Tuesday, April 03, 2007

Daniel Ellsberg and The Pentagon Papers


Daniel Ellsberg is an interesting guy, best known for releasing parts of an internal US-government sponsored study of the Vietnam War dubbed "The Pentagon Papers" once they broke into the public domain.

Born in Chicago (4/7/1931), Ellsberg moved with his family to Detroit and attended Barber Elementary School in Highland Park. He was awarded a scholarship to Cranbrook, a prestigious independent school in Bloomfield Hills, Michigan, and then earned another scholarship -- to Harvard, where he went on to complete a Ph.D. in Economics. In addition, he was a good basketball player and also served in the U.S. Marine Corps. Once he worked for Rand Corporation and in the Pentagon and deployed to Vietnam, he began to shift from pro-war to anti-. Working on the internal Vietnam reports, he felt the public was being wildly misled by its government (through several presidents), and set out to do something about it.

H.R. Haldeman, President Richard M. Nixon's Chief of Staff, assessed the potential damage from inside the White House in 1971: the initial release of the The Pentagon Papers revealed "a very clear thing: you can't trust the government; you can't believe what they say; and you can't rely on their judgment. And . . . it shows that people do things the President wants to do even though it's wrong, and the President can be wrong." True enough: some of Nixon's goon squad subsequently broke into the office and home of Ellsberg's psychiatrist, trying to find dirt on the man and discredit him -- acts that became known as part of the Watergate Scandal that brought down Nixon even as the Vietnam War unraveled.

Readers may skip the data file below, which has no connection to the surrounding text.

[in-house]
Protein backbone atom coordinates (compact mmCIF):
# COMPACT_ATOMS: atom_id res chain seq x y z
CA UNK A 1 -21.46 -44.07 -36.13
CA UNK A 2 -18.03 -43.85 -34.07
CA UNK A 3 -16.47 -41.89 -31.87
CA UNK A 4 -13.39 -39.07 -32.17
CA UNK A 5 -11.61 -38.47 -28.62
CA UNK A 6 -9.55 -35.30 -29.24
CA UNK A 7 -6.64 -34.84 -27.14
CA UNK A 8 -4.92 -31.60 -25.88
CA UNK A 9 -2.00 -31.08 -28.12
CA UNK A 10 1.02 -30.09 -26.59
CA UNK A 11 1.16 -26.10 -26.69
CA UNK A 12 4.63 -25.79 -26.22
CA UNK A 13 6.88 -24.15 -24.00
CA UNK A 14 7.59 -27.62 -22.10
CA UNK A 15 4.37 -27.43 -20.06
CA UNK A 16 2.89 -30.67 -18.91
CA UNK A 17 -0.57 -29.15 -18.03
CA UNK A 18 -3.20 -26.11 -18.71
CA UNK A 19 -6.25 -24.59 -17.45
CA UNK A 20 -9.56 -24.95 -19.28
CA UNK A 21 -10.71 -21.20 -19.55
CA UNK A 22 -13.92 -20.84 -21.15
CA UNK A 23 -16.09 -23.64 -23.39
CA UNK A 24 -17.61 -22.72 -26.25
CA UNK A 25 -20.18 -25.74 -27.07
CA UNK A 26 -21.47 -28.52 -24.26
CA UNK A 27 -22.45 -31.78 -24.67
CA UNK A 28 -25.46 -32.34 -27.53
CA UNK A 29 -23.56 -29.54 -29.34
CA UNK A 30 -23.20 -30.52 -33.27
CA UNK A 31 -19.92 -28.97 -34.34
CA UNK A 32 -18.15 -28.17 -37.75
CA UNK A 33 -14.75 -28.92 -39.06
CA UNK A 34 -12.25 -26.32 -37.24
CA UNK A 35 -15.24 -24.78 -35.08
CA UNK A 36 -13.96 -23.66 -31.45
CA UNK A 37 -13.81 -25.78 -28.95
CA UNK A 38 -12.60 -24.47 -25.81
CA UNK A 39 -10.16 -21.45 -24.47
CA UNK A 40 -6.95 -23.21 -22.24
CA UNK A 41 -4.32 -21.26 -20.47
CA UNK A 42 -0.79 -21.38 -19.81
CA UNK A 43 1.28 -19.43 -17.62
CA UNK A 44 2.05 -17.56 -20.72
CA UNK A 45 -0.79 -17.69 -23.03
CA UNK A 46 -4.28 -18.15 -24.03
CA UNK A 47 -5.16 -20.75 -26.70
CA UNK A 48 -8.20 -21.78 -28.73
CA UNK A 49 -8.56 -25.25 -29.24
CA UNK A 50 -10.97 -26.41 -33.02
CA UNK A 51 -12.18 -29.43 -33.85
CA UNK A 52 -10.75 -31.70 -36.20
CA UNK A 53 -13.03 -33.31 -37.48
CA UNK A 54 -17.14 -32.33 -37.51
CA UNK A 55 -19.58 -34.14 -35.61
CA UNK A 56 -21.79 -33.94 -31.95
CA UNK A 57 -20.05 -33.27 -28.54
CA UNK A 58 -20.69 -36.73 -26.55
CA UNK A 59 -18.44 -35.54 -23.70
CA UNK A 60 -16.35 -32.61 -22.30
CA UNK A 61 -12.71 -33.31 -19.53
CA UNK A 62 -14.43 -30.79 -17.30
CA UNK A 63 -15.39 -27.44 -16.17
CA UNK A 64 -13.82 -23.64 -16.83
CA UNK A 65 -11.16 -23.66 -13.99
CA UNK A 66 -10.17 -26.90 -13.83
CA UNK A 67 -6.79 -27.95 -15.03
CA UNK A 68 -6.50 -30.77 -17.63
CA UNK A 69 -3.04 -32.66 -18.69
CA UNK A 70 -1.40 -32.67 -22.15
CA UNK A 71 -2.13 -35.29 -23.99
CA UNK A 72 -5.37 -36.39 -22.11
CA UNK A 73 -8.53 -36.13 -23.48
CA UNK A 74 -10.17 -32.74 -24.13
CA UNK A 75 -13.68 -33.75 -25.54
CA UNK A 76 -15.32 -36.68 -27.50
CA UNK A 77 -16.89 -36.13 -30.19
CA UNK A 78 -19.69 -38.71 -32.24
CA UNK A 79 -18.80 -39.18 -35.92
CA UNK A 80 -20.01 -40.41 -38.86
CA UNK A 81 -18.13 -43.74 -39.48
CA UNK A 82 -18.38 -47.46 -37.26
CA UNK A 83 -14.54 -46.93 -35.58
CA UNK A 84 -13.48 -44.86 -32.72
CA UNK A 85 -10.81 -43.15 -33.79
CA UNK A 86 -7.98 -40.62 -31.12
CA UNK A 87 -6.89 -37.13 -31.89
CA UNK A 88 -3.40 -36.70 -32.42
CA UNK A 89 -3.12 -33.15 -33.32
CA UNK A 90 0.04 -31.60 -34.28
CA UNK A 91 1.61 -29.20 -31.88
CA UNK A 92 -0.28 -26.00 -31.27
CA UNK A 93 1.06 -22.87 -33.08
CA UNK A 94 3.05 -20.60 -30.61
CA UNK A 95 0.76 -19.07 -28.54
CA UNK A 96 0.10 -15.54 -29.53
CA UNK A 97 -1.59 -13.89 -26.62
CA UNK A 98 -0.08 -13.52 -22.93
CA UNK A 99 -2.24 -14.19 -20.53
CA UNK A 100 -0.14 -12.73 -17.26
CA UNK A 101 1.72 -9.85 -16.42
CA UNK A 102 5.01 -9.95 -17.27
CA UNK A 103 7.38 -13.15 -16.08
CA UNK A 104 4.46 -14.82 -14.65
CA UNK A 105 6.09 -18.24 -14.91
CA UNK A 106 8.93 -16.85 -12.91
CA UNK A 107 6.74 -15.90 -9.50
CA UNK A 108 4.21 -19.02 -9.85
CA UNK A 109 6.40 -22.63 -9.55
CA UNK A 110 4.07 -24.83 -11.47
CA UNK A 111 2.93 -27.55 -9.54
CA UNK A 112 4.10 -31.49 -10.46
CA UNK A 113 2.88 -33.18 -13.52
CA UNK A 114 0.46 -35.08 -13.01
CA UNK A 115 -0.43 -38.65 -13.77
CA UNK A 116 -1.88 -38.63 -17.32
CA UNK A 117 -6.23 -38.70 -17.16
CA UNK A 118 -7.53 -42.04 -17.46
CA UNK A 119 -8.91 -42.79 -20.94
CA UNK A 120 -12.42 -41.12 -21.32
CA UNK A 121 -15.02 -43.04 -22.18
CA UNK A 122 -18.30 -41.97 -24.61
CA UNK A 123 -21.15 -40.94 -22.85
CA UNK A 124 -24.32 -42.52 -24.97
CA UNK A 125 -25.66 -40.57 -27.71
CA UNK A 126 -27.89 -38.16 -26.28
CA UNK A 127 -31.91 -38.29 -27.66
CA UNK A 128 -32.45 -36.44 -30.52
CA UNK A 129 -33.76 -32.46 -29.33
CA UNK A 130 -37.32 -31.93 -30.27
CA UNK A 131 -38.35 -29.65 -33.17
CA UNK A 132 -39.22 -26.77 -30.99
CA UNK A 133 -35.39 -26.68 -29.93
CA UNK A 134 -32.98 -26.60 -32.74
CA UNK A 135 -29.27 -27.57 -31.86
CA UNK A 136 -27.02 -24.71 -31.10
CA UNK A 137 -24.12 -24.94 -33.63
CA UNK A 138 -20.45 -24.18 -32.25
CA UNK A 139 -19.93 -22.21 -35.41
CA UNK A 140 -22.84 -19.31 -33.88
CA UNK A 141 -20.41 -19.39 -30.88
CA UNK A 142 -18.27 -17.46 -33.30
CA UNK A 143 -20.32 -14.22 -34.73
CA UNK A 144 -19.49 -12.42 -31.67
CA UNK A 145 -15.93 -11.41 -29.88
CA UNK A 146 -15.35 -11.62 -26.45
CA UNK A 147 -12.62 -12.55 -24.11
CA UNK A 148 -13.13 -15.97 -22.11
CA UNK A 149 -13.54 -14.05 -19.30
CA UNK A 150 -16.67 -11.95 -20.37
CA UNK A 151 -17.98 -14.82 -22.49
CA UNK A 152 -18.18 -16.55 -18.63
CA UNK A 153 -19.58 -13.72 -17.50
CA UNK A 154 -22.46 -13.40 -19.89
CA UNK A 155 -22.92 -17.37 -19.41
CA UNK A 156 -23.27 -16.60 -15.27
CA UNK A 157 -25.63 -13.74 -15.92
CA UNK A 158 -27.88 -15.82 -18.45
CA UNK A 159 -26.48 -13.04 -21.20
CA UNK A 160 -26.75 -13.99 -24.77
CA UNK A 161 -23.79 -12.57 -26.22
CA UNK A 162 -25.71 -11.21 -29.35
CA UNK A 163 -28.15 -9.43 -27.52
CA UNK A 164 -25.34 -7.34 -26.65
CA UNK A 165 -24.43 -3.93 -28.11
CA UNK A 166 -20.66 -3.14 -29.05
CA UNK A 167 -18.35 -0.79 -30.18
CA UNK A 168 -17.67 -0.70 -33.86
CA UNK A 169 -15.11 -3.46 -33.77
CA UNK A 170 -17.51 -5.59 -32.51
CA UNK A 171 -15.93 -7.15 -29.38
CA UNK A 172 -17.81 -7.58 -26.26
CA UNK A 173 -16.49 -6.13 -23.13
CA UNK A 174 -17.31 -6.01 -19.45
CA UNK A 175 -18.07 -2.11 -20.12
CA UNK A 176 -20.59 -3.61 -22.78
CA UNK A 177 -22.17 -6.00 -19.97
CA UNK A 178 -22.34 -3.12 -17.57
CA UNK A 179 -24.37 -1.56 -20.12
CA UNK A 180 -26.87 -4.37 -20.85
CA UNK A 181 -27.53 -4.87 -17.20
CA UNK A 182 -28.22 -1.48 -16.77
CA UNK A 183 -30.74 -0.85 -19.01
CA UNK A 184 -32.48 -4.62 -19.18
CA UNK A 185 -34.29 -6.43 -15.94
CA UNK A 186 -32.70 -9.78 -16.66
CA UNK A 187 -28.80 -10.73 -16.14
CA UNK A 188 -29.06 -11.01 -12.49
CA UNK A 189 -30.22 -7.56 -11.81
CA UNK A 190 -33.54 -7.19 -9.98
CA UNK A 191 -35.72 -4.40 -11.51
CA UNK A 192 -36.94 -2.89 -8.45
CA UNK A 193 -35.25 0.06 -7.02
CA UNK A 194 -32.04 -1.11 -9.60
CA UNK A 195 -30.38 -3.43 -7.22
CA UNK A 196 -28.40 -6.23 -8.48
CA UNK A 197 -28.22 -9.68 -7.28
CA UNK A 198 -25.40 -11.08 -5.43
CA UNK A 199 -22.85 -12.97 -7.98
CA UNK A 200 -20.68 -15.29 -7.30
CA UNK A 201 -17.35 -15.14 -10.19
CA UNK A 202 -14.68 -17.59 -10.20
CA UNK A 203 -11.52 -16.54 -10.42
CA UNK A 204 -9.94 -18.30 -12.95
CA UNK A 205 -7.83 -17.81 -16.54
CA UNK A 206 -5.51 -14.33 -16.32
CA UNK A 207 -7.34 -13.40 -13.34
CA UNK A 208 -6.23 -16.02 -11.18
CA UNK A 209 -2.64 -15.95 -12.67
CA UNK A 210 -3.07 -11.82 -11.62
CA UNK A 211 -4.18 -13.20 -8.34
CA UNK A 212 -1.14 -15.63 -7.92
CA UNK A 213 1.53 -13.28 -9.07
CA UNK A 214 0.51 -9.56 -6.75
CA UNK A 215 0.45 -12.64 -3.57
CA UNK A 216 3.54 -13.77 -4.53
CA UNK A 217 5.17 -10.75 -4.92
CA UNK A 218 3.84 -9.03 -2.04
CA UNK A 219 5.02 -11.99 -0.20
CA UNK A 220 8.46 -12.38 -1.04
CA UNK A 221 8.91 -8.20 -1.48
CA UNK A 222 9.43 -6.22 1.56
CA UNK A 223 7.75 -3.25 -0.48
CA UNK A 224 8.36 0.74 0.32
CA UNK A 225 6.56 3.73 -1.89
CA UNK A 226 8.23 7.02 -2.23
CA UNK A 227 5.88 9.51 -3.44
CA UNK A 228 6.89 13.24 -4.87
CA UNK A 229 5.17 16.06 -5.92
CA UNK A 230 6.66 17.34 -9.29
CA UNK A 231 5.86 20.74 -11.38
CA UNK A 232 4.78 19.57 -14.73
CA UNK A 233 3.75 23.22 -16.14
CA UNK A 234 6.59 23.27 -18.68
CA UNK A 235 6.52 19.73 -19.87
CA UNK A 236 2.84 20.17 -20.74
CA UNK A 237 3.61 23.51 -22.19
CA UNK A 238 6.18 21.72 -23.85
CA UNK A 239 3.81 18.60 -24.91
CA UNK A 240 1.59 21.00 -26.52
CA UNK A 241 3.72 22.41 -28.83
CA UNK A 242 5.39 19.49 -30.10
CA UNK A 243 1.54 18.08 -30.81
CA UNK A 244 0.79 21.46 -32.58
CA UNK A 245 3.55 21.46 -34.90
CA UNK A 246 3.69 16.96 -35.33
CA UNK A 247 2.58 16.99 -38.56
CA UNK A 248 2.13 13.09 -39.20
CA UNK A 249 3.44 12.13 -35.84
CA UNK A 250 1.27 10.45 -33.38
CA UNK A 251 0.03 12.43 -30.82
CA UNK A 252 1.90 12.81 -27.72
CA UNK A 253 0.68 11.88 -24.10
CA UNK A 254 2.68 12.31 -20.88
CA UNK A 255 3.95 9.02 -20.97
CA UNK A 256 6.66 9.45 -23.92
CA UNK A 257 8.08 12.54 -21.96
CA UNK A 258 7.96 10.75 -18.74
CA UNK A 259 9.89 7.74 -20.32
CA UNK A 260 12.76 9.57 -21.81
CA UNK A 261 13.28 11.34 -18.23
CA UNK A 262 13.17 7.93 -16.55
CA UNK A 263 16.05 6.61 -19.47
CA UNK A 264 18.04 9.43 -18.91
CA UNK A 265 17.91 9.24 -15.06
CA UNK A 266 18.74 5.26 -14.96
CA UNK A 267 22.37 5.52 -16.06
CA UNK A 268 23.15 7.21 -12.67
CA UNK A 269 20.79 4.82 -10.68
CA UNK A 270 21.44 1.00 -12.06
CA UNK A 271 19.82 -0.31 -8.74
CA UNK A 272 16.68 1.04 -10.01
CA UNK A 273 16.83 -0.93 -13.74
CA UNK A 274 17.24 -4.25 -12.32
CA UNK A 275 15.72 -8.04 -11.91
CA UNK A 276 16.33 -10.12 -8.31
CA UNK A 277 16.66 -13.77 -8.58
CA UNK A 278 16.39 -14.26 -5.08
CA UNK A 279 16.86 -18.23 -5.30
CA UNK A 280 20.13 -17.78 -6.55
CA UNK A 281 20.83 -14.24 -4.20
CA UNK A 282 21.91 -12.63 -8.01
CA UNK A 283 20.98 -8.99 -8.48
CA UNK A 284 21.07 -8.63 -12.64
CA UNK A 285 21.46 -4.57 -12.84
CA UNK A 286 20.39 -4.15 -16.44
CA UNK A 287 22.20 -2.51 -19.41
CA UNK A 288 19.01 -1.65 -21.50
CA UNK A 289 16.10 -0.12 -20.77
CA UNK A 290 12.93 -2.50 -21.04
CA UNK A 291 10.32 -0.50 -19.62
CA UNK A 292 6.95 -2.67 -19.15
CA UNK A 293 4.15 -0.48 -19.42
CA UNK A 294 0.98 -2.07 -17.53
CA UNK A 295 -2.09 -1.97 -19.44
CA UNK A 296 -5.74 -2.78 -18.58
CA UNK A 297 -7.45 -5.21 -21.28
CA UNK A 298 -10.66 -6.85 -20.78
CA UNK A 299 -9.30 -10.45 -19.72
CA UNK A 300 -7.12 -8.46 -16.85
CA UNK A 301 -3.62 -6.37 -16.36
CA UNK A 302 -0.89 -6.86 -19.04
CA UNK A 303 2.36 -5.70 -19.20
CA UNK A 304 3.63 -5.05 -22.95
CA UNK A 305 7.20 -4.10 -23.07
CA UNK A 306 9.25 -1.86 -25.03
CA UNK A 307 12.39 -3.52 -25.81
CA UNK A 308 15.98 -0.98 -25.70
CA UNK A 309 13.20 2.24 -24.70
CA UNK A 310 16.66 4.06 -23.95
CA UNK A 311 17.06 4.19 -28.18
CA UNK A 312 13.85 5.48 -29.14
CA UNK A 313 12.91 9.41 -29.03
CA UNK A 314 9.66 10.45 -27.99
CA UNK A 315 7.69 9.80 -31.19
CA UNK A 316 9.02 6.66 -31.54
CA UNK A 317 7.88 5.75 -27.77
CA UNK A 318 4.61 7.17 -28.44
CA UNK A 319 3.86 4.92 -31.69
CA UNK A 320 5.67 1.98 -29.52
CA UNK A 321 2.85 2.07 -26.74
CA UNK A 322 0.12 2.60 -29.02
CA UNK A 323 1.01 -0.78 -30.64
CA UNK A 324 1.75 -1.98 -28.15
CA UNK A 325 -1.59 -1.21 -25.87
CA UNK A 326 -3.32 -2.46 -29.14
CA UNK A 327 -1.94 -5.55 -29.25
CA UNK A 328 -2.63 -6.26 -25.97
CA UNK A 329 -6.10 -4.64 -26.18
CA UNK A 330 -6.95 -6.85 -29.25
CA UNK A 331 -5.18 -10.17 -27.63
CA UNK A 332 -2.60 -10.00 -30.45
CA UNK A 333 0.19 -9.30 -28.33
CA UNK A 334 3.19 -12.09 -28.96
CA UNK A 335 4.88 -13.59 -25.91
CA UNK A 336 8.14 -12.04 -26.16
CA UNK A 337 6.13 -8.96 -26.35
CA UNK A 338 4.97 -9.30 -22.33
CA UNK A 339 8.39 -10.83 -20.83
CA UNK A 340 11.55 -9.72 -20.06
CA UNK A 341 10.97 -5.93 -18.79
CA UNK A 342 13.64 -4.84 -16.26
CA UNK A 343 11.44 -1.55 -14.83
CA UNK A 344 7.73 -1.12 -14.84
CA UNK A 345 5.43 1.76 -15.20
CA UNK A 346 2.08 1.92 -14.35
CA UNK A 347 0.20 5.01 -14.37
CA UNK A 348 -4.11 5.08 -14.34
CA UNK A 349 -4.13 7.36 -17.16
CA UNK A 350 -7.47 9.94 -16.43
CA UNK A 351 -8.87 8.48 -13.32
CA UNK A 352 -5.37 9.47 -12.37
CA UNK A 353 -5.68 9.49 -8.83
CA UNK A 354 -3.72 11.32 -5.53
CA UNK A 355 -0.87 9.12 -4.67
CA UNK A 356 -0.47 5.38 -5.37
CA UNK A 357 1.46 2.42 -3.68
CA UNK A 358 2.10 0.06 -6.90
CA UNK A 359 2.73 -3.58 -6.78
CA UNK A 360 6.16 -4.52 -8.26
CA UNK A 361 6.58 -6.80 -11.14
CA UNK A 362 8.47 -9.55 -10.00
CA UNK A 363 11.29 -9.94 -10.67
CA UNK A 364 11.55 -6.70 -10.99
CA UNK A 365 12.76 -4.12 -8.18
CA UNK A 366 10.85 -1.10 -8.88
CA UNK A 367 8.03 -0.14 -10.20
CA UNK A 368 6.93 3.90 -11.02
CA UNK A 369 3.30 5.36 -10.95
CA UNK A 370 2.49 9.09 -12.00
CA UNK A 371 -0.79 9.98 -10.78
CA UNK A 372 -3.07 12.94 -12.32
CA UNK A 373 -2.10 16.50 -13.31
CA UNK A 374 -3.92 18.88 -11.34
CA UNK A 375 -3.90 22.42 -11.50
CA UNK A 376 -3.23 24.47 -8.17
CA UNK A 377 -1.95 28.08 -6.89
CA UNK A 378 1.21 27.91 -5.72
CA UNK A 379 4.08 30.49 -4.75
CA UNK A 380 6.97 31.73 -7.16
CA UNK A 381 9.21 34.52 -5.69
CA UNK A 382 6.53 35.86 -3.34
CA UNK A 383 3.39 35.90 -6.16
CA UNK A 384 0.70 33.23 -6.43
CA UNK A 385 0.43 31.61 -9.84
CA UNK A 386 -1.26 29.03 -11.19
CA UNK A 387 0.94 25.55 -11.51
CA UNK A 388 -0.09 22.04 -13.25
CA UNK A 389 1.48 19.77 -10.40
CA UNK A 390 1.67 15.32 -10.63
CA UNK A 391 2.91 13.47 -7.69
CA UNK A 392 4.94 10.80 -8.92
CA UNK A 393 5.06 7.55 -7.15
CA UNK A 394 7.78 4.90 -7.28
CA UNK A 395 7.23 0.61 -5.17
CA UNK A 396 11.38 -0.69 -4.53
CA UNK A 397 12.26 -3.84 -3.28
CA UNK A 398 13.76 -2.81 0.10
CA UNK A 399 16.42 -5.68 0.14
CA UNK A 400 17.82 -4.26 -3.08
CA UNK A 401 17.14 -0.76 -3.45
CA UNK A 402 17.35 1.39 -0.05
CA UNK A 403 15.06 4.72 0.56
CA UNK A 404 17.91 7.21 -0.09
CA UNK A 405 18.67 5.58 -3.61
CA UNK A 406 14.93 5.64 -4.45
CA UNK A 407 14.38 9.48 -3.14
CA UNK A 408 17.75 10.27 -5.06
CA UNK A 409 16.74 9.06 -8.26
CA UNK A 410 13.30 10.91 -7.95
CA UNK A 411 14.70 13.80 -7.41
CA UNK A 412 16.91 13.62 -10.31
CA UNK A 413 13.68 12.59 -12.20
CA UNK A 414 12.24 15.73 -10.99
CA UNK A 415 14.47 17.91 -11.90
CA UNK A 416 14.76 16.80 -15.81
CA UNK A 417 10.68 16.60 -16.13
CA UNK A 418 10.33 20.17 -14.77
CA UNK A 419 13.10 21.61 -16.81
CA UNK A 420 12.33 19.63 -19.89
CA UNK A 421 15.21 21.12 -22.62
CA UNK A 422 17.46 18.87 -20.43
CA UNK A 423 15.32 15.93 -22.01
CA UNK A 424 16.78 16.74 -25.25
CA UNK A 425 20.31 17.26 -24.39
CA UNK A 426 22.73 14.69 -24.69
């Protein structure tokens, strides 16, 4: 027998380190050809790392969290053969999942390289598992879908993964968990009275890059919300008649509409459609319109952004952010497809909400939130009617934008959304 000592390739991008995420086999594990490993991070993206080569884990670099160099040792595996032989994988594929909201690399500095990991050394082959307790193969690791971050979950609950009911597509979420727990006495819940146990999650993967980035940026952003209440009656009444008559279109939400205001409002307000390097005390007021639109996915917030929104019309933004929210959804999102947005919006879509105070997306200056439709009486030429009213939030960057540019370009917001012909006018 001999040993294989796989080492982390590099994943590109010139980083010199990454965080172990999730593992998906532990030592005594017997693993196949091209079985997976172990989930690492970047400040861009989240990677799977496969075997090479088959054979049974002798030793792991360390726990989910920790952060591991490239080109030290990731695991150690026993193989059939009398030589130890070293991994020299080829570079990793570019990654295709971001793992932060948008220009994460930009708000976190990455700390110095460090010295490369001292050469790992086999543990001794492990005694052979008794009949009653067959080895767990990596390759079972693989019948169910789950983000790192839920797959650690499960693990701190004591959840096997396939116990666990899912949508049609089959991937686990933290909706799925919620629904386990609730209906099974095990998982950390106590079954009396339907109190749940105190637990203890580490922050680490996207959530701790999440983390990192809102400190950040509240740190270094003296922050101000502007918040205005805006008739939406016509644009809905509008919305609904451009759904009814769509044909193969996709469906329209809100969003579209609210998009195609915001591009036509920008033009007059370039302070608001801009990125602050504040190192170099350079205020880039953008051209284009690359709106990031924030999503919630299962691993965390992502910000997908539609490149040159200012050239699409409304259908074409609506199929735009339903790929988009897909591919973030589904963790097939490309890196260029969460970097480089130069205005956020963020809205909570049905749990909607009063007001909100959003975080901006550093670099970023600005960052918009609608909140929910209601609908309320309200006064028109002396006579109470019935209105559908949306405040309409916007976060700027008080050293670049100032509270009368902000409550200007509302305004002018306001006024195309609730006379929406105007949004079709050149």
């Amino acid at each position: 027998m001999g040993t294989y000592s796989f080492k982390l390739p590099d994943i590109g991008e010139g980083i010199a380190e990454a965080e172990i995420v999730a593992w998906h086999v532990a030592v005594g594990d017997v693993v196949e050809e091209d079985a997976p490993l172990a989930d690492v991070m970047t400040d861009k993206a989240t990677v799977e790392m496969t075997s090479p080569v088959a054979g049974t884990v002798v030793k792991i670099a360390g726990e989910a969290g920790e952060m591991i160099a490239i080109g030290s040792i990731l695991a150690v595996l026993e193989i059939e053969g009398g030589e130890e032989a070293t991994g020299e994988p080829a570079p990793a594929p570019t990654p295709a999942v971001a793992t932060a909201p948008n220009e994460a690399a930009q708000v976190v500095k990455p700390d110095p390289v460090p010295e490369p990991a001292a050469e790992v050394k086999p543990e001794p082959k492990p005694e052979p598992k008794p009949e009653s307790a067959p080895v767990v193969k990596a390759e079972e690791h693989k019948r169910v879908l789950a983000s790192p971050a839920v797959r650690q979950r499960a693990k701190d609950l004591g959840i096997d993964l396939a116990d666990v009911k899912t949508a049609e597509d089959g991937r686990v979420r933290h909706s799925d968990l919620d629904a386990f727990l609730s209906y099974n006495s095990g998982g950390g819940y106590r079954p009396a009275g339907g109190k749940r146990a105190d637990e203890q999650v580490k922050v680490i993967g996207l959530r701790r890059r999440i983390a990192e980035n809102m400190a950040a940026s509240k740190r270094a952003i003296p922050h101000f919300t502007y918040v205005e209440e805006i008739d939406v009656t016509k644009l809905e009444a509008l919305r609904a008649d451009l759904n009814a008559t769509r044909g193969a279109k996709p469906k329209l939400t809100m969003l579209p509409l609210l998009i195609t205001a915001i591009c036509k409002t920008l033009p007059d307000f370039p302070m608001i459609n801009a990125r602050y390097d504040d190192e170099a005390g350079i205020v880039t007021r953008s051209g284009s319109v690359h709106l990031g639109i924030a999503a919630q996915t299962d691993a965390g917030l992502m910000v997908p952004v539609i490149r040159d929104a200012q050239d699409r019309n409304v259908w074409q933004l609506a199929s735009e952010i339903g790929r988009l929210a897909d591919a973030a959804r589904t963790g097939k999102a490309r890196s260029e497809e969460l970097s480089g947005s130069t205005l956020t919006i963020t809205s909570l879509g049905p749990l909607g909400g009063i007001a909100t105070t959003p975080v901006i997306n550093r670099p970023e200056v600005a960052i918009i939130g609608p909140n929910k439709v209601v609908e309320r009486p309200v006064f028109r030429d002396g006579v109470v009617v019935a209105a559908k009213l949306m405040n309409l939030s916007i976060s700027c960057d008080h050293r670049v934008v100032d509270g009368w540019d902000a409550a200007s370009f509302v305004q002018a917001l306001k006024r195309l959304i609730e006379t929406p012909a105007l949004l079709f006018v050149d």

What looks to be worth seeing is The Pentagon Papers (2003), available on DVD, starring David Spader as Ellsberg, with Alan Arkin; it was first released just days before President G.W. Bush launched the Iraq War. Its cautionary message seems to have been swept away at the time by new events.

Today's Rune: Partnership.

Birthdays: Washington Irving, Marlon Brando, Doris Day, Wayne Newton, Jane Goodall, Alec Baldwin.

Hasta La Vista!

3 comments:

Johnny Yen said...

Ellsberg shows up a lot in Neil Sheehan's "A Bright Shining Lie." He was absolutely a true believer in the cause, and his realization that he was supporting a lie was devastating to him.

JR's Thumbprints said...

Wow! This is fascinating. It sure must pay to be a librarian (for me as a recipient anyway), because you're one big source of information.

luma said...

The way does not import which, importanate is to arrive there!
Eric, I walk sad. A dear friend died very. If he does not scare if to publish sad things. Beijus